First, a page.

Former President Donald Trump has been indicted today by a Manhattan grand jury, making him the first former president in American history to face criminal charges.
Alvin Bragg, the Manhattan District Attorney, did not say what charges would be brought against Trump, but New York City where he is expected to surrender is on high alert.
Bragg has been investigating Trump for paying $130,000 in hush money to porn star Stormy Daniels, whose birth name is Stephanie Clifford, prior to or at the time of the 2016 presidential election. The money was intended to ensure that Daniels would never disclose that she and Trump engaged in a sexual liaison.
Trump was set to be arraigned on April 4.
“This evening we contacted Mr. Trump’s attorney to coordinate his surrender to the Manhattan D.A.’s office for arraignment on a Supreme Court indictment, which remains under seal. Guidance will be provided when the arraignment date is selected,” a spokesman for Manhattan District Attorney Alvin Bragg said in a statement, referring to the state Supreme Court.
But law enforcement officials in New York were ready for a showdown with Trump followers.
Trump, who is running for president in 2024, said he expected to be arrested on Tuesday of last week and called on his most fervent supporters to come out in force and “take back America.”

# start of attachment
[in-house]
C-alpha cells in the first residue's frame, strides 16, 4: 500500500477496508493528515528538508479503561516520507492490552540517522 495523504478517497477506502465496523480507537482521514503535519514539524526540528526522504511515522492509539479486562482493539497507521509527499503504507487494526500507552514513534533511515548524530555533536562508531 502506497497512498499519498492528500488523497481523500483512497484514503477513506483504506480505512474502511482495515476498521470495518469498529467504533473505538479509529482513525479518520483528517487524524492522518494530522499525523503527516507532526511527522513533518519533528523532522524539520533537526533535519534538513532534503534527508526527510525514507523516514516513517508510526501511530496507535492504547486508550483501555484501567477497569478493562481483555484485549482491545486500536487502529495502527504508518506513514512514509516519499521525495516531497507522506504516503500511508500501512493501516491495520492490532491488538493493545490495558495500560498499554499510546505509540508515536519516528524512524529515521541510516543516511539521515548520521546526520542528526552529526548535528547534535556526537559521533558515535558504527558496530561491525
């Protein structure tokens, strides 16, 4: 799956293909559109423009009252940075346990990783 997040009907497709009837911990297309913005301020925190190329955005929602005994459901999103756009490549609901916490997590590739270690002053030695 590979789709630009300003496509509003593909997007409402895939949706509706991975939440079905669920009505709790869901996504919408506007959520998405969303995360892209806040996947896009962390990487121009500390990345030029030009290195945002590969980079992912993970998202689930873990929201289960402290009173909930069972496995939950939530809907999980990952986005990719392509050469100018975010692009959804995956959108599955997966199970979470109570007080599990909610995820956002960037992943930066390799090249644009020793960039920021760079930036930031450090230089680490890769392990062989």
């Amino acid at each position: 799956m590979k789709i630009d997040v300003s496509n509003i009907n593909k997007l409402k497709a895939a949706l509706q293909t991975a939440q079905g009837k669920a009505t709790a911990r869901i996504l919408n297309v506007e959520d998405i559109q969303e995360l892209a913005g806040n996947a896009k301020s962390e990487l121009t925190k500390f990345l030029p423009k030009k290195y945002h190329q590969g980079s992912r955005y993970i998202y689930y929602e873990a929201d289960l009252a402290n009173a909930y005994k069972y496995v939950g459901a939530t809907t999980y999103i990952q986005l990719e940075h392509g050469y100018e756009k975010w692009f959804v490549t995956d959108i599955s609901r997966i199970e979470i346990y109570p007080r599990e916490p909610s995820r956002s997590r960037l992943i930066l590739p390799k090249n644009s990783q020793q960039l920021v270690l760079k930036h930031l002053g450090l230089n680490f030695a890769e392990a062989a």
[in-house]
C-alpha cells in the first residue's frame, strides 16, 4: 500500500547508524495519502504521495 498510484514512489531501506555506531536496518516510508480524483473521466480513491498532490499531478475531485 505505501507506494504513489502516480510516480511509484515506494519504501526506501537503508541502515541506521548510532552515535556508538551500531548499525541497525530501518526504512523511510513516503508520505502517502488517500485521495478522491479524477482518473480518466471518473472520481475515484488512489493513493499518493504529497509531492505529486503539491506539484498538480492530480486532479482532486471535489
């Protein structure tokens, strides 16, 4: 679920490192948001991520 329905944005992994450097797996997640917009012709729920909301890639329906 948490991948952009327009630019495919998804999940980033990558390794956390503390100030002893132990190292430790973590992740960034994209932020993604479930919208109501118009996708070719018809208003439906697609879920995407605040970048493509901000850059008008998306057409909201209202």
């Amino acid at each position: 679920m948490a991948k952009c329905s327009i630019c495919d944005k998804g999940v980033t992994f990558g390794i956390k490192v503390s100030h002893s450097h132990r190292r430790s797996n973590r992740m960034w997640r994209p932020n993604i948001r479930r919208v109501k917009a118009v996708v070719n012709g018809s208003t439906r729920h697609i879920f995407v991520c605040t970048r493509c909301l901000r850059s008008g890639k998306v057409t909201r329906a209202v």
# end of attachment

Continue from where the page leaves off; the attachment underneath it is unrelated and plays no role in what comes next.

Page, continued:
Trump’s team would engage in negotiations for a surrender.
Besides Trump who anticipates being arrested, Speaker of the House Kevin McCarthy called the possible arrest of Trump “an outrageous abuse of power” by Bragg.
Mike Pence, who served under Trump as vice president, said Bragg’s actions “reek” of “political prosecution.”
But former Speaker of the House Nancy Pelosi said Trump wants to incite violence.
The FBI and NYPD are investigating a letter containing a death threat and white powder that was mailed to Manhattan District Attorney Alvin Bragg, law-enforcement sources told NBC News.
The letter was addressed to Bragg and said, "ALVIN: I AM GOING TO KILL YOU!!!!!!!!!!!!!” It contained a small amount of white powder that was tested and found to be harmless.
There were no evacuations or injuries, officials said.
It was the latest in what a senior law enforcement source described as "several hundred threats" aimed at Bragg and his office in recent weeks.